That complex problem, Jarrett said, is “complicated by not really knowing a timetable for when the vaccine will be available. … If we had this many [doses], we’d do it this way, and if we had that many, we’d do it that way.”
In Phase 1, Ward said, the groups of people getting the vaccine were relatively easy to find. “Say it’s a hospital staff. That all happens at the hospital,” Ward said. “How about a nursing home? We have teams of vaccinators [to go into nursing homes], and even that is more complicated than you think.”
In Phase 2, Ward said, “you can’t do that. Those pipelines are way too small to get to a larger group that’s spread throughout the community.”
‘How complicated do we want to make it?’
Ward and Jarrett said there is one thread emerging from the panel’s discussions, one factor that could cut through all the considerations of demographics, employment and pre-existing conditions: Age.
“Largely, it’s just going to be by age,” Ward said. “To say, ‘How complicated do we want to make it?’ This is a way, at least, we know we can implement it this way and that it really will work, and largely we’ll get the highest risk of death and hospitalization first.”
A person’s age, Jarrett said, “certainly takes into consideration who’s at most risk, and it takes into consideration who’s most likely to get admitted to the hospital if they get COVID. If we vaccinate those people first, we’re probably saving more lives and easing up the hospitals’ burden so that they’re not overwhelmed.”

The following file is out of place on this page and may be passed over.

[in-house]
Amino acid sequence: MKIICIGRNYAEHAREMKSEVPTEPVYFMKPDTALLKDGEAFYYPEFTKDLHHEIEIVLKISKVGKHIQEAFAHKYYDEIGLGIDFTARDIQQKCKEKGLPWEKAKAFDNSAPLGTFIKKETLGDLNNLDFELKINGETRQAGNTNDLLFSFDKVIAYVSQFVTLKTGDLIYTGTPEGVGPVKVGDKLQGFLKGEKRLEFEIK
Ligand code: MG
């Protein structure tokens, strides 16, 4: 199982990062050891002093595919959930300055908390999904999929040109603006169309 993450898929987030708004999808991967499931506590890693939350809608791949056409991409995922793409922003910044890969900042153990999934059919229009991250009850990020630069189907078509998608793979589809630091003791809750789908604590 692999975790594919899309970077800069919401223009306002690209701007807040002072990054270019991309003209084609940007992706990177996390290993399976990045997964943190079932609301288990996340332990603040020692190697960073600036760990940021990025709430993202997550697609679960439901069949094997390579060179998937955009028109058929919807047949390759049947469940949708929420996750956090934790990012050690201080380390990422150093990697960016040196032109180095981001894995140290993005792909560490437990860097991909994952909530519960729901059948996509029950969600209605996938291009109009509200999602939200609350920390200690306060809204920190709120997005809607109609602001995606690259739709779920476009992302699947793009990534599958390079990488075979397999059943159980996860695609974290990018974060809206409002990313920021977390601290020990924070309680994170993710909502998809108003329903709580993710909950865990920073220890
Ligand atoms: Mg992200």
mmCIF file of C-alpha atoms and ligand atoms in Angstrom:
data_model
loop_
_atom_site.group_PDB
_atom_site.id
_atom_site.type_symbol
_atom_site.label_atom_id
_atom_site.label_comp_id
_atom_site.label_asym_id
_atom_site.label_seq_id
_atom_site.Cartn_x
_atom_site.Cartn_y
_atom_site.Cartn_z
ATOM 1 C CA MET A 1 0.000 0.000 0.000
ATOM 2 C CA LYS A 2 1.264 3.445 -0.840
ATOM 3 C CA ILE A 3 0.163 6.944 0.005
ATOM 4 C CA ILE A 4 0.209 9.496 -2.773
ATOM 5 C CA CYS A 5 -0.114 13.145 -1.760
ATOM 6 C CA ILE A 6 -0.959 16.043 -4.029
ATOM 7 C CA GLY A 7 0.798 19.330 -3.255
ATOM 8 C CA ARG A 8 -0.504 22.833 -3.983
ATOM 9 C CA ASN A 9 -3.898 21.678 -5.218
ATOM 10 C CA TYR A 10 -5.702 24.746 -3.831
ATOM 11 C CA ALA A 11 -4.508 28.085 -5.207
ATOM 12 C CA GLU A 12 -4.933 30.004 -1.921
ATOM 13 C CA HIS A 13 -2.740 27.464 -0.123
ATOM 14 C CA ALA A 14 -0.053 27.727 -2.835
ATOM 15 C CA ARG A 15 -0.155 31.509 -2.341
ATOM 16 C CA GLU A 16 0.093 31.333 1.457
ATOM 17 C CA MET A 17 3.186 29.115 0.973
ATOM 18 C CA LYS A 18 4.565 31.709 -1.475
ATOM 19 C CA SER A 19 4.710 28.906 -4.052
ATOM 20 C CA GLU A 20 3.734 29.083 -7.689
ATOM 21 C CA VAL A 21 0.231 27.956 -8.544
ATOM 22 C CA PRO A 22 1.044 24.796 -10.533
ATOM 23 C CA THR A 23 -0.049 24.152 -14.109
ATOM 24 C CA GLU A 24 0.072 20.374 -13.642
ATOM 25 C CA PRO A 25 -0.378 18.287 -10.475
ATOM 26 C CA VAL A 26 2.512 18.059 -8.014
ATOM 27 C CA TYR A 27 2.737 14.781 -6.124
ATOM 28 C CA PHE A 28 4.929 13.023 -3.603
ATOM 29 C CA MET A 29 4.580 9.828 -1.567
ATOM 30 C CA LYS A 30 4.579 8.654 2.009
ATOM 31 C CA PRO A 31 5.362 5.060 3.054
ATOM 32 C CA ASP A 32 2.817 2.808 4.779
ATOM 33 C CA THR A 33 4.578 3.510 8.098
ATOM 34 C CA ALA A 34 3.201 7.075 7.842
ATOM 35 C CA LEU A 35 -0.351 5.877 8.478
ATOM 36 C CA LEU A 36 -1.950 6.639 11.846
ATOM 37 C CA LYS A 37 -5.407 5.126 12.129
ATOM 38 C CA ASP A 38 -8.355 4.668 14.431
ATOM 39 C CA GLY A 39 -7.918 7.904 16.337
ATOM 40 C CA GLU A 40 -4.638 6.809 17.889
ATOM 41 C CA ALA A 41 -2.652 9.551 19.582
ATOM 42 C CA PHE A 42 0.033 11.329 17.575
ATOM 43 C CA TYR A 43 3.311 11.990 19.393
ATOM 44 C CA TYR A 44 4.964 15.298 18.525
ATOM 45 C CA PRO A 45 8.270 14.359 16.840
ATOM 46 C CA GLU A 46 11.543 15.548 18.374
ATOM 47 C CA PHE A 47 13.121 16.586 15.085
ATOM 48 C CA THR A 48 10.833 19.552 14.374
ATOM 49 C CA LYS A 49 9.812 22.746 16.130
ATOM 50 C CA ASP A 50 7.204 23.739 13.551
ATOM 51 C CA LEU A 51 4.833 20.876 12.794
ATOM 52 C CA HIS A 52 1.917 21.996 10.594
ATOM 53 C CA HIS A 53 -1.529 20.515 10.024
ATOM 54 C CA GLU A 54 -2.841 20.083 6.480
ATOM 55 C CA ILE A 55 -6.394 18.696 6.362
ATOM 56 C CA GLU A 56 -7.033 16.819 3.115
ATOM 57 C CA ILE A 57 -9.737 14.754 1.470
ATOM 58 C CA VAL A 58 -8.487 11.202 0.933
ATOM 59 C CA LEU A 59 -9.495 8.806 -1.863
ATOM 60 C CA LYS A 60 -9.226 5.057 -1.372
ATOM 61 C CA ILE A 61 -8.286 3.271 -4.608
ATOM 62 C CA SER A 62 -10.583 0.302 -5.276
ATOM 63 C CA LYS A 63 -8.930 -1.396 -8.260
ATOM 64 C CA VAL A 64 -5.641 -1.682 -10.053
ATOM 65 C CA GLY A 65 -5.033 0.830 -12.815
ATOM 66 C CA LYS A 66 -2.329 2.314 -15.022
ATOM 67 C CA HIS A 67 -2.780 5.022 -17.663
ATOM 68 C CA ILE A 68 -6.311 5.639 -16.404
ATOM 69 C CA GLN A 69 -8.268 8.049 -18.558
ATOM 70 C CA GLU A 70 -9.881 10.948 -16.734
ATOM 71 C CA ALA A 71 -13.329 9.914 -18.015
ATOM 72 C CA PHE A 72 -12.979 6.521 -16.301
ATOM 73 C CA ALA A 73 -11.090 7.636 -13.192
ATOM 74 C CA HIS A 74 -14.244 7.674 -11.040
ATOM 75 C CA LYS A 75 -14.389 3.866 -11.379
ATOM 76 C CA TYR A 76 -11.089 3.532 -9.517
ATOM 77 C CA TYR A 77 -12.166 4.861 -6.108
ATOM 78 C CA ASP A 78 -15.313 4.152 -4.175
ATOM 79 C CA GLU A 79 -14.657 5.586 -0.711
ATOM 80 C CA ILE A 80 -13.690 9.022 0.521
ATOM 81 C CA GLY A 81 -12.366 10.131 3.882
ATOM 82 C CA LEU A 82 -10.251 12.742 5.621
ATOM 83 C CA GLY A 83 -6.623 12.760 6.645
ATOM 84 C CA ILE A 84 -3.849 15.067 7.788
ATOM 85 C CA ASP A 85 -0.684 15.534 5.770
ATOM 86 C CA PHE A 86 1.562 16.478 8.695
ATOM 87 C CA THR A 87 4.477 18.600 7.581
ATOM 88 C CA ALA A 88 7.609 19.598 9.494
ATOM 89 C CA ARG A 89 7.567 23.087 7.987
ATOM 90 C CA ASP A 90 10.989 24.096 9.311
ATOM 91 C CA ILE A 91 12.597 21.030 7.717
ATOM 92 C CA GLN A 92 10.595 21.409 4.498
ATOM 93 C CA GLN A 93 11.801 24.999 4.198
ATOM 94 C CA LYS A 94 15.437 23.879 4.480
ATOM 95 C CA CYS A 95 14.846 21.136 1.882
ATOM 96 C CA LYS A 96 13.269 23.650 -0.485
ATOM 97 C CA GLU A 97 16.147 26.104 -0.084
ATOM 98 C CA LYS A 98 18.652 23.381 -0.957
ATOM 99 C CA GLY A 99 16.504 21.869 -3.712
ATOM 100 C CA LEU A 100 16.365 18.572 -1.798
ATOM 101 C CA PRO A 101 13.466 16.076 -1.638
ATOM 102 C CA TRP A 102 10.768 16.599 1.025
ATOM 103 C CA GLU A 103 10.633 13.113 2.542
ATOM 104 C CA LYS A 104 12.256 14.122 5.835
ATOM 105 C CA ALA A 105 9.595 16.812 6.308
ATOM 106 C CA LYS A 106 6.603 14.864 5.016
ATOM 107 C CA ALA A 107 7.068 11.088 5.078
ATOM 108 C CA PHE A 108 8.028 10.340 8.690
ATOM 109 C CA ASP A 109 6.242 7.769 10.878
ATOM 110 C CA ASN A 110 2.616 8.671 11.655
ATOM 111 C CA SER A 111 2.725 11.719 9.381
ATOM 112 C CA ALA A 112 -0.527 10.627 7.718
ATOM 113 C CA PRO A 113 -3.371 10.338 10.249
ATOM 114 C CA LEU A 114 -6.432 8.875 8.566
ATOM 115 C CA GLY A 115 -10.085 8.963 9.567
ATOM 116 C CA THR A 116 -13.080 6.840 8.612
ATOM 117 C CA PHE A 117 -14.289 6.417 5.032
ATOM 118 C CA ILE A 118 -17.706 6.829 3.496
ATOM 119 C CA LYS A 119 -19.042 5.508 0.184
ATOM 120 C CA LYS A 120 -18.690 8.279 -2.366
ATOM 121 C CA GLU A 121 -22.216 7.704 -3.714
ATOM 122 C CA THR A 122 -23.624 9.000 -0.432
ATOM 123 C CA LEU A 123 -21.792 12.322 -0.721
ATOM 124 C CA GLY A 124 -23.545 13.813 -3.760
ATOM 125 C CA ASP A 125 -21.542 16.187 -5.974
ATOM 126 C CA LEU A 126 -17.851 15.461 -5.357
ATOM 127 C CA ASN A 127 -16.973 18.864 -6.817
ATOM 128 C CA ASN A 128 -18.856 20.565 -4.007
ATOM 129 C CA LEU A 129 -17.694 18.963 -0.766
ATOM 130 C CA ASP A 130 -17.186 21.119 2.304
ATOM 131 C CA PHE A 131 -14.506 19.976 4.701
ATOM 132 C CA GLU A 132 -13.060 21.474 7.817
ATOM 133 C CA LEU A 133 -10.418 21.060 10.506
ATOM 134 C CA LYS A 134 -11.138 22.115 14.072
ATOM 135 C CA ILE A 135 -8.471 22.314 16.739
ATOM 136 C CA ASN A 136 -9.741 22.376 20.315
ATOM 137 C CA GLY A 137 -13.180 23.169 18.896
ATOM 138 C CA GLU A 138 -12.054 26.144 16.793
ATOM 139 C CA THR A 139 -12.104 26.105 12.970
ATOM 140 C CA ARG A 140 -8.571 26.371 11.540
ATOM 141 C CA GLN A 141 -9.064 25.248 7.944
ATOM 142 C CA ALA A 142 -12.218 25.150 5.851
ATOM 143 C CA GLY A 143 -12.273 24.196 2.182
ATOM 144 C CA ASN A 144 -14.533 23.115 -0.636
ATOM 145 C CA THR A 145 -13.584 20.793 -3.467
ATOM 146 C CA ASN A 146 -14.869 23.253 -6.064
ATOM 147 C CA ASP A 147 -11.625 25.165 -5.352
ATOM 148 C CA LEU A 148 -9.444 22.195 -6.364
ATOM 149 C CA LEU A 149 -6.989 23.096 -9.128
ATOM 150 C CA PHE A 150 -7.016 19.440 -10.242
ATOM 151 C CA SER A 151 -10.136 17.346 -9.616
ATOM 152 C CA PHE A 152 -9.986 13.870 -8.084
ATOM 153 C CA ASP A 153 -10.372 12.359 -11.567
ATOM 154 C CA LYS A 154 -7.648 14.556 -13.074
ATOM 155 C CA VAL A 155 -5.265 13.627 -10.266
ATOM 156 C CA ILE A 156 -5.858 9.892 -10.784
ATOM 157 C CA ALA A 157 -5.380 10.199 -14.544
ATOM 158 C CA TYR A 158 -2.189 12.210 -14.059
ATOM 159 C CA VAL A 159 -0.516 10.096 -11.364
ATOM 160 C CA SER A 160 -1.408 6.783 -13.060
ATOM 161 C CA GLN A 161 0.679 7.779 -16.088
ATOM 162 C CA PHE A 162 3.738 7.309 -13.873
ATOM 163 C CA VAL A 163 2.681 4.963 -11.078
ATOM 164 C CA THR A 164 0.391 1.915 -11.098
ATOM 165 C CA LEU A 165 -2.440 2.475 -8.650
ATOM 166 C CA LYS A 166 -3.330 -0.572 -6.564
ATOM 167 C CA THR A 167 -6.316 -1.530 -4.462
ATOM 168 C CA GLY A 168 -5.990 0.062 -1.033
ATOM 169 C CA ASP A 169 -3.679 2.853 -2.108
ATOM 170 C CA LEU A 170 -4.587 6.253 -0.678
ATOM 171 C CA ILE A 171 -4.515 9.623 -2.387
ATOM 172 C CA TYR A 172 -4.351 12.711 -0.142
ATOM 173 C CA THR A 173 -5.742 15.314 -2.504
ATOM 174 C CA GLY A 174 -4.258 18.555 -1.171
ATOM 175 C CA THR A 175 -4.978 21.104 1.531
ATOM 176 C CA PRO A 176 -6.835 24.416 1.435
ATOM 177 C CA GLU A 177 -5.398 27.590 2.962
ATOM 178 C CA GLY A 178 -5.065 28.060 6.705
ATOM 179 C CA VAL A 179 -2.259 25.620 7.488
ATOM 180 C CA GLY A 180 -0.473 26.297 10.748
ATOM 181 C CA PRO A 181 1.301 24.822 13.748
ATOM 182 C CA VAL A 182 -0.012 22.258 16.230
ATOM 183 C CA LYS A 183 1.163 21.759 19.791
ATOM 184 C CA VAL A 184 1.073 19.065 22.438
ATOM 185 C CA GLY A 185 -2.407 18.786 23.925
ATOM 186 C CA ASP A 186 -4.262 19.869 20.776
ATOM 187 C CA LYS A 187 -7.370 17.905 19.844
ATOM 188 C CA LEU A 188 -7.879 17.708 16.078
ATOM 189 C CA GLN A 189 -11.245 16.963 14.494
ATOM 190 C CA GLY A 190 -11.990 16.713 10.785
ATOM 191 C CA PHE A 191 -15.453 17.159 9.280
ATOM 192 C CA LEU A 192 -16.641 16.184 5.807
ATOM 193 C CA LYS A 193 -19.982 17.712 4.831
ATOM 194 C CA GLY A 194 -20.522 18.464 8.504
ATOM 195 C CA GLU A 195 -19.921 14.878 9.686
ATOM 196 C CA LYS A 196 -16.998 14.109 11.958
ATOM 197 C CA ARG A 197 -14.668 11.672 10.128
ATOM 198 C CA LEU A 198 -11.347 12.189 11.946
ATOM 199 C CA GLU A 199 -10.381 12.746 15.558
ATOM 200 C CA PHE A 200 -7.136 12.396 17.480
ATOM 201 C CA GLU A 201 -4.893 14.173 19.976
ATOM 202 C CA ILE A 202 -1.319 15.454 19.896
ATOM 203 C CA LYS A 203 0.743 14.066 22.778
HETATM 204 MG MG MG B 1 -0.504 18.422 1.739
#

Matthews — who pushed a recommendation, one Herbert implemented earlier this month, to move teachers and school staff into Phase 1 — pointed out that the difference between being at the front of the Phase 2 line and the back of the pack may not be too long if the state gets sufficient doses of the vaccine.
“Focusing on our high-risk groups, there’s still going to be other phases that are being implemented at the same time,” Matthews said. “Things are going to be happening simultaneously.
Jarrett reiterated that “no one has decided yet,” and the members of the panel — and the Unified Command who will act on their recommendations “certainly feel stressed.”
“It’s an awesome responsibility,” Jarrett said. “Everybody is asking to be first, and everybody is wanting to know why someone was chosen ahead of them.” Ward added, “no matter what decision is made, almost everybody will be mad.”
Two panel members, doctors with Intermountain Healthcare and University of Utah Health, declined to comment through spokespeople at their respective hospital systems, deferring to UDOH.
Jarrett said it’s been exciting to be involved in helping Utah through “a once-in-a-century event.” “The pandemic tunnel has been long, and this light is shining bright at the end of that tunnel, with the vaccinations,” Jarrett said. “It’s a very historic event, and we’re part of that.”
Making recommendations about the vaccine rollout, Jarrett said, beats the alternative.
“This is a good thing we get to do, to figure how to get the vaccine out,” Jarrett said. “It’s better than figuring out how to take care of overwhelmed hospitals.”